The problem here isn’t that they tan—most of us do, really. It’s the fact that they say that it’s how they naturally look when it clearly isn’t and they’re only using the trendiest parts of deeper skin to their advantage, almost like some kind of costume.
I see these people all so proud to be #sunkissed #beachbabes with deliberately textured hair (achieved through hair treatments) and spray-on tans. They get praised for their look, for the aesthetic that comes with the bikinis and the woven bags and the beach towels. But once they’re done, they can simply scrub away the spray tan and never have to endure the overbearing titas that tell you “you’re getting too dark,” the sneers from beauty consultants, or the fact that deeper-skinned people are often depicted as the undesirable “before” in beauty commercials.
When I get backhanded compliments for the natural state of my skin, saying I look beautiful even for a girl who’s “dark” (and I’m not even that dark!), I see these women, some of them my contemporaries, some of them my old classmates who used to poke fun at my tan skin, and watch as they now revel in their bronzed visage. I frown. Suddenly, I think, why is it okay for them?
I’ve been tan my whole life, to the ire of many of my family members who would always exclaim, “You’re too dark! You’re getting too dark!” Gifts of whitening soap and sunblock were not lost on me. I knew what they were saying.
Still, on the opposite end of these scathing remarks were compliments that seemed to hide some sinister loathing for anyone who didn’t match Asian-brand foundation shades as well. “You’re pretty for a brown girl” was never what it seemed to be. And while many who said it thought it would elicit a smile from me, I would just politely excuse myself, barely restraining myself from asking: “What do you mean by that?”
Their intentions may not have been malicious, but it did reveal a dark truth to what many of us still think.
It’s that, societally, in a never-ending roll of ads that demand us to whiten our skin with papaya soap, glutathione, and whitening lotion, we’re told that dark is ugly. And to be beautiful in spite of it is some sort of uplifting bonus, some exception to the rule. You’re saying that, as a whole, being morena is unattractive, and that some people just seem to rise above that—and they should be praised for it.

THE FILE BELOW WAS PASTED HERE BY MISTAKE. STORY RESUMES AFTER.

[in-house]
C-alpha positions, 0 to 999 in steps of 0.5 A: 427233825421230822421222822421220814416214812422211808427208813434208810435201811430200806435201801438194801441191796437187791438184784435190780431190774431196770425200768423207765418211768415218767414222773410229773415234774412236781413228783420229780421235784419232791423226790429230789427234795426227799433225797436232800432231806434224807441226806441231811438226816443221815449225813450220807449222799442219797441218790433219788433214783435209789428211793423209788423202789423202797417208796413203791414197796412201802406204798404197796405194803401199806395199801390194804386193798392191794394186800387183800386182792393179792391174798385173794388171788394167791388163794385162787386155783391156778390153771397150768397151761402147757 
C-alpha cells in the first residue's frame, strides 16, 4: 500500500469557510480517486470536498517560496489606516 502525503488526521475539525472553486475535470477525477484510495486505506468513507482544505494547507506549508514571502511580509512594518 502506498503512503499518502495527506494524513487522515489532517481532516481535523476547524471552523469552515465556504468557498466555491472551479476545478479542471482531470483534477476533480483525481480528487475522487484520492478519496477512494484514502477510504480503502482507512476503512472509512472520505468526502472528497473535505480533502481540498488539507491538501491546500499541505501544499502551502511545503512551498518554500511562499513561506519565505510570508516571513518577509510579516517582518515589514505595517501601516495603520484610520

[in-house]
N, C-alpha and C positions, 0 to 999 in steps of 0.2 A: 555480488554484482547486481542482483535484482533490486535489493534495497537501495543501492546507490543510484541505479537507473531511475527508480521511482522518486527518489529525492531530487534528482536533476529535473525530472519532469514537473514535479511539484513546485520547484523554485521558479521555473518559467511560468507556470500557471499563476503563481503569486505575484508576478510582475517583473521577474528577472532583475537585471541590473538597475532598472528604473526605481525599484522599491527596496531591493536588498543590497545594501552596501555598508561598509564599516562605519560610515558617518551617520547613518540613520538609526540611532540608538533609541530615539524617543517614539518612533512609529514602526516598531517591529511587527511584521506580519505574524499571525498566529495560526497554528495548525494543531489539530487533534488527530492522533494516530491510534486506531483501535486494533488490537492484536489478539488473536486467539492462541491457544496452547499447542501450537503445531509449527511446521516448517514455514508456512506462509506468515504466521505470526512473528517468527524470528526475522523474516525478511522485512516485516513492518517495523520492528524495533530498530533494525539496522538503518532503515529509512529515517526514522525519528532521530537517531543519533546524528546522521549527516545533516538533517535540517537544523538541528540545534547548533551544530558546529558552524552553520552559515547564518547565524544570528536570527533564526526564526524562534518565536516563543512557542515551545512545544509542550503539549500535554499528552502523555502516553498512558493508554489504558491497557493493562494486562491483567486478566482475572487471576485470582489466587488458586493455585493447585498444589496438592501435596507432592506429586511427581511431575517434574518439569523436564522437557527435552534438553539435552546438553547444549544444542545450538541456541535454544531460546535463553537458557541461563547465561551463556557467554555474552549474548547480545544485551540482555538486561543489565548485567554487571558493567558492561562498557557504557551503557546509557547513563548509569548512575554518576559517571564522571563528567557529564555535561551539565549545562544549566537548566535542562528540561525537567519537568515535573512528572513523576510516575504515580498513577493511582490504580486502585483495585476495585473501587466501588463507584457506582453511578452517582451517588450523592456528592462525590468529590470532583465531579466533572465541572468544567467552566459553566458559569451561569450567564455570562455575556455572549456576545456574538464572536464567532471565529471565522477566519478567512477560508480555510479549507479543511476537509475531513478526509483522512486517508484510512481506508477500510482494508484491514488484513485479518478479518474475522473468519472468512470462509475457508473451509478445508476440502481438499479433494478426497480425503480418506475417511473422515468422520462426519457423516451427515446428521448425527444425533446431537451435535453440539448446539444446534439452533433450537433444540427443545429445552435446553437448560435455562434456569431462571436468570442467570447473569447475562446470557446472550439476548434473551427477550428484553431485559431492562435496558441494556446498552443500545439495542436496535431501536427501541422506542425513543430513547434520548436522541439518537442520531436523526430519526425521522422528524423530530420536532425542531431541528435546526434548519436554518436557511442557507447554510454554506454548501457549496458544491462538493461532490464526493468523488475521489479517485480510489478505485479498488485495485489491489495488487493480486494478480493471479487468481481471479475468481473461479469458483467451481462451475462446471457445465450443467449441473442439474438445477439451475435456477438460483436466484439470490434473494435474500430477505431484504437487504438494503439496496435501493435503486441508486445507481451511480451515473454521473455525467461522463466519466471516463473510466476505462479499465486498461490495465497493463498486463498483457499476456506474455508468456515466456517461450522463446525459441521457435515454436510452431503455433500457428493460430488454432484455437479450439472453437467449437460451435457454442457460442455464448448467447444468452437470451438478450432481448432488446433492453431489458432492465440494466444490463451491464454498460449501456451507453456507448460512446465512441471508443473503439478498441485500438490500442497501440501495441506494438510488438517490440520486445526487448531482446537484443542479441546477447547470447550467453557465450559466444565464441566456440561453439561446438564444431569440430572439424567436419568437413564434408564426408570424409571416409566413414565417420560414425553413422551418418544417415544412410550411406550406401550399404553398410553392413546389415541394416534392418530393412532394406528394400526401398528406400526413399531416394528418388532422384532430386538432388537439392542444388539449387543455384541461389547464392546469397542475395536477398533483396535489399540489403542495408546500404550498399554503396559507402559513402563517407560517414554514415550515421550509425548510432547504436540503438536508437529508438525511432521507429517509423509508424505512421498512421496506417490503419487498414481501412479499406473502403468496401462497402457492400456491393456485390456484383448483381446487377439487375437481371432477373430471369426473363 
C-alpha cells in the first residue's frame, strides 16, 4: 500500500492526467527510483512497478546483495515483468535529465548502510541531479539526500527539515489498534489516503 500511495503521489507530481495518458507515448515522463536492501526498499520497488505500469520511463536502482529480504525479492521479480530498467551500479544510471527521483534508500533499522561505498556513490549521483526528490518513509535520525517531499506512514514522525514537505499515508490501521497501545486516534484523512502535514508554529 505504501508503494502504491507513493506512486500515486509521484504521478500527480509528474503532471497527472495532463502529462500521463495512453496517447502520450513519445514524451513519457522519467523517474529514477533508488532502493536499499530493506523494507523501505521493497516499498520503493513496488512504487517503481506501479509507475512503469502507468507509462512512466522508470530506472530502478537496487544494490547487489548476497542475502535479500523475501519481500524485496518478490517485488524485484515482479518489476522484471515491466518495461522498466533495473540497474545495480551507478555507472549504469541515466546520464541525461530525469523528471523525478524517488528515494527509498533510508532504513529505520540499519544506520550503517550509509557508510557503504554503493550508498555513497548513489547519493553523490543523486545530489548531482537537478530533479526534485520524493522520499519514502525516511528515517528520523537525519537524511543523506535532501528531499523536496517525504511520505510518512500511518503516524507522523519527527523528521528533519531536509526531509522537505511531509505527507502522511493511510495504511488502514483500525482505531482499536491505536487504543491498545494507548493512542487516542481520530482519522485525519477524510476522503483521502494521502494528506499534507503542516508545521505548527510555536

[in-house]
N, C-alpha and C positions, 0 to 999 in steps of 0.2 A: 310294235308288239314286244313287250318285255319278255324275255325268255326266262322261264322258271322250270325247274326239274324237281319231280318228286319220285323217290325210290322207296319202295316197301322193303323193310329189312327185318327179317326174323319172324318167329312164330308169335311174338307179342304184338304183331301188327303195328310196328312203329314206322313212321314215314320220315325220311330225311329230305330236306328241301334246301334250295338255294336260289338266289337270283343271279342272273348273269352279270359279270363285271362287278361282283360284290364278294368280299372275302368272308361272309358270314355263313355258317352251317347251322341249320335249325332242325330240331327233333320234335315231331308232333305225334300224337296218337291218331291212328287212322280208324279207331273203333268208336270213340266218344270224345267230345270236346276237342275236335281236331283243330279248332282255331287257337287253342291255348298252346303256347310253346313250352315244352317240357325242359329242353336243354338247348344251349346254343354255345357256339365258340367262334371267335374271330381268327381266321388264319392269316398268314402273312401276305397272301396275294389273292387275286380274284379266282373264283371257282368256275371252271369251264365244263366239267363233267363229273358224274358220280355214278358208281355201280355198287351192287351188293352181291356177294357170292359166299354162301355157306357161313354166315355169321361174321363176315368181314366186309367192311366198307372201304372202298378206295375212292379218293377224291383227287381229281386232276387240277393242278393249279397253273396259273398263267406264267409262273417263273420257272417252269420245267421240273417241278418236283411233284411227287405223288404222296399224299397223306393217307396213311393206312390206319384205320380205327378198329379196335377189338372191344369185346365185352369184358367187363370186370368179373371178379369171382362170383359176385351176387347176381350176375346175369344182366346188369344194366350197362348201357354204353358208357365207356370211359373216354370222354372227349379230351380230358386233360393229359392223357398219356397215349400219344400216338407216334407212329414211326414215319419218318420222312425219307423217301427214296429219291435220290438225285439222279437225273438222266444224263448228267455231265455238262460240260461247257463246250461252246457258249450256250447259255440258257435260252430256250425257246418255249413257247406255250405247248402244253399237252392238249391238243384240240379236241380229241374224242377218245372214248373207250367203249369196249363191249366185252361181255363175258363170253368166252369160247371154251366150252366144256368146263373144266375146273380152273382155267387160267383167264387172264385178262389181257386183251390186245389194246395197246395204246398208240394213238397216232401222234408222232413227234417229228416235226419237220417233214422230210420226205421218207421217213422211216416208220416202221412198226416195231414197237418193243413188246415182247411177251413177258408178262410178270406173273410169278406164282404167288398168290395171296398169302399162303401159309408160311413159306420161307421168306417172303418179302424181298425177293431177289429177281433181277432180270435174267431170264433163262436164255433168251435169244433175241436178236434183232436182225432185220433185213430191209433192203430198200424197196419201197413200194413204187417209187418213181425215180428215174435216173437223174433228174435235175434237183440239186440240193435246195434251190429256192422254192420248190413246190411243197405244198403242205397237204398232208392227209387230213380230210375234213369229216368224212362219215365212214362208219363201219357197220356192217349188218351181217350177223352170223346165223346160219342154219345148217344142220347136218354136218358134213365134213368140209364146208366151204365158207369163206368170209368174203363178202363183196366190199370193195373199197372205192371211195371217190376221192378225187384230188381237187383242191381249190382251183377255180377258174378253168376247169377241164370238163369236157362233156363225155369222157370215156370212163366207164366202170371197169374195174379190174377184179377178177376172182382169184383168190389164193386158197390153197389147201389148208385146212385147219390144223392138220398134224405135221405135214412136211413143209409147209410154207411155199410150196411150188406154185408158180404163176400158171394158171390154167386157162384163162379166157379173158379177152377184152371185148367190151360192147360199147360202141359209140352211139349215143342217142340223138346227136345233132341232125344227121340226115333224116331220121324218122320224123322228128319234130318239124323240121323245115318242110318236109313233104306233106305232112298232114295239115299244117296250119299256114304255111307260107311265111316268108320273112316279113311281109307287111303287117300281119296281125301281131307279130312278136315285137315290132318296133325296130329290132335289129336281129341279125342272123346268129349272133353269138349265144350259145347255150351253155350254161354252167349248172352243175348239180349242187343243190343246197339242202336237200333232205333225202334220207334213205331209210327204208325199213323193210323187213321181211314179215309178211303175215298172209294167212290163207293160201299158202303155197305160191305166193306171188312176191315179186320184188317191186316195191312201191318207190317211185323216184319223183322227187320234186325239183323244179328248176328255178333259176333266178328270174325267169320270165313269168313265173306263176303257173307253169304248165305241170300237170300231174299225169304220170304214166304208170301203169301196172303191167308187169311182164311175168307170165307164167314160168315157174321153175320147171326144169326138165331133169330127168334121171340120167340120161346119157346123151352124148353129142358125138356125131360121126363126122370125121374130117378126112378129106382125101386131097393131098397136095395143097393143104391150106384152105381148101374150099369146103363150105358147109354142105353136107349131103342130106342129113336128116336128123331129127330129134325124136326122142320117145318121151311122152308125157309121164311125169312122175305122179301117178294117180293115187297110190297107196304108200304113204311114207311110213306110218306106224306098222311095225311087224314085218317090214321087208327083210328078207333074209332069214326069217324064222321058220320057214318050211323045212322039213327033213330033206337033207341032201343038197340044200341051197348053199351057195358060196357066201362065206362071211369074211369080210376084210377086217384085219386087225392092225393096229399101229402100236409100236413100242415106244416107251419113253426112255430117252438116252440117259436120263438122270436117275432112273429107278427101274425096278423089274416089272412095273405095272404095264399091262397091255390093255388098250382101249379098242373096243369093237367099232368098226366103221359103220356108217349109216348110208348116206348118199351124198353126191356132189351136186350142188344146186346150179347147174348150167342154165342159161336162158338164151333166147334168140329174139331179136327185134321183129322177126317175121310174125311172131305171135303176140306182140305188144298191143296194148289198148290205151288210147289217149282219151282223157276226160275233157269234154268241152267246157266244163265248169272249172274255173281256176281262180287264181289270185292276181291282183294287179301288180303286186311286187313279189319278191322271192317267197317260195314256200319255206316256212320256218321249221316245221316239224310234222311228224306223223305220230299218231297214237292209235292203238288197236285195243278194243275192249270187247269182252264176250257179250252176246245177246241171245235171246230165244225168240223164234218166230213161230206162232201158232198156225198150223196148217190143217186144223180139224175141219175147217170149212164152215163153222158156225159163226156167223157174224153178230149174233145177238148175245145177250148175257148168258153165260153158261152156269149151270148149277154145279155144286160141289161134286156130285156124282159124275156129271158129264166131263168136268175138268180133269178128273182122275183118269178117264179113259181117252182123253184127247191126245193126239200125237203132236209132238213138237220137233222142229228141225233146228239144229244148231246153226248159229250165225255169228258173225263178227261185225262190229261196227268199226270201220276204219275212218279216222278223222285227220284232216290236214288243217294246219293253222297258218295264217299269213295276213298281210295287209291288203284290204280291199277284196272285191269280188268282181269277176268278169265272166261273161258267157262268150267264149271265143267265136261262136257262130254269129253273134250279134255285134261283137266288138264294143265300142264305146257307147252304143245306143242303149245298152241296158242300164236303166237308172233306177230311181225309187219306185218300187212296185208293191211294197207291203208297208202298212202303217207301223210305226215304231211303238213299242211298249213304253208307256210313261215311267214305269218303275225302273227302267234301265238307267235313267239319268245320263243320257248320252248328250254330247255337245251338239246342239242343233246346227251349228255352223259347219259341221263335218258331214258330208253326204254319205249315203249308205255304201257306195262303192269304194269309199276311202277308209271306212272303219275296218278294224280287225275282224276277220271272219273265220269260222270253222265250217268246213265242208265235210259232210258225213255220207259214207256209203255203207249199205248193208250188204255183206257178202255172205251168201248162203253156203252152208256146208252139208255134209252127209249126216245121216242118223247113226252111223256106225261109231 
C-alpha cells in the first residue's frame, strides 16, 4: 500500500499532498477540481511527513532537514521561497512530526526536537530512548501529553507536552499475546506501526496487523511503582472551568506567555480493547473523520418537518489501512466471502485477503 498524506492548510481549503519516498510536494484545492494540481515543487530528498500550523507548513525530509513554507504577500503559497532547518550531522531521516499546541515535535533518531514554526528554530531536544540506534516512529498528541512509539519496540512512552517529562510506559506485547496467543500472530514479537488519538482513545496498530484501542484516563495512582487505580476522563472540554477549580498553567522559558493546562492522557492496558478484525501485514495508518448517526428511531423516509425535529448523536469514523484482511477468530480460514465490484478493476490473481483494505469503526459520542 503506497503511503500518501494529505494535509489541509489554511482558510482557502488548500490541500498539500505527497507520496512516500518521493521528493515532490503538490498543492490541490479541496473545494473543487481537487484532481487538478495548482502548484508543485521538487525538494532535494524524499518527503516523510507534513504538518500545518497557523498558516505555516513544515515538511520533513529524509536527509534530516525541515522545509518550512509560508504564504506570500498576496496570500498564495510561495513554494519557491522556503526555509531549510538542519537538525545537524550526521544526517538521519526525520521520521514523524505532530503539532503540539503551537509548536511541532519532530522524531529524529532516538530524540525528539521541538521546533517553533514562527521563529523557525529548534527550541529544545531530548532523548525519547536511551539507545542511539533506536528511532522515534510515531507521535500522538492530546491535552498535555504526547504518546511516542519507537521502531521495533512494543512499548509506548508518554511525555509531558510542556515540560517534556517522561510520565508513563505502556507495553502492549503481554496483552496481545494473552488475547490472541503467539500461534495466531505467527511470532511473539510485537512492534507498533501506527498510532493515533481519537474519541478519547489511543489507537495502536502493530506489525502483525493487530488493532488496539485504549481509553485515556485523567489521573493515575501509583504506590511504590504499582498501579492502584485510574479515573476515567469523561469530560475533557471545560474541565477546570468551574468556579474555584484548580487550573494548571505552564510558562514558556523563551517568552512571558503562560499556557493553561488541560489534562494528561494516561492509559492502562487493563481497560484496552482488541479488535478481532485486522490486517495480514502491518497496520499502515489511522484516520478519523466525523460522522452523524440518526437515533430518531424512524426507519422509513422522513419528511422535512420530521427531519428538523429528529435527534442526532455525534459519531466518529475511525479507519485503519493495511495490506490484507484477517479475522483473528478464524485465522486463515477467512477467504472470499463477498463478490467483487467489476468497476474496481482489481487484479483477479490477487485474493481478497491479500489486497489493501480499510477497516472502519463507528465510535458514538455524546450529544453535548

When you say I’m “pretty for a morena girl,” you say that morena girls, as a whole, are not pretty. That they’re unappealing or undesirable in the depth, the richness of their skin. That you strip away every interesting facet of these girls—maybe their brains, their kindness, their innovation—and reduce them to the amount of pigment in their skin and decide, then and there, their visual appeal and worth.
When you tell me I’m “pretty for a morena girl” you say I am some kind of anomaly. That morena girls like me aren’t beautiful. That morena girls who aren’t the exception should strive to rub our skin raw until we feel light-skinned enough to resemble EDSA billboard girls, like you believe we should. That, if morena girls don’t look pretty “in spite of” their skin tone, they have to do something about it to appeal to you.
It only makes girls with deeper skin more insecure, less likely to feel included and accepted by societal beauty standards, and struggle even more with self-worth and image.
So no, it isn’t a compliment. I don’t care that you think I’m beautiful “despite” my skin tone. I don’t care that you think it was well-intentioned. I am beautiful, period.
If you’re so concerned about the pigment in my skin and how it seemingly makes or breaks my beauty, stare at some EDSA billboard instead—you might just be happier that way.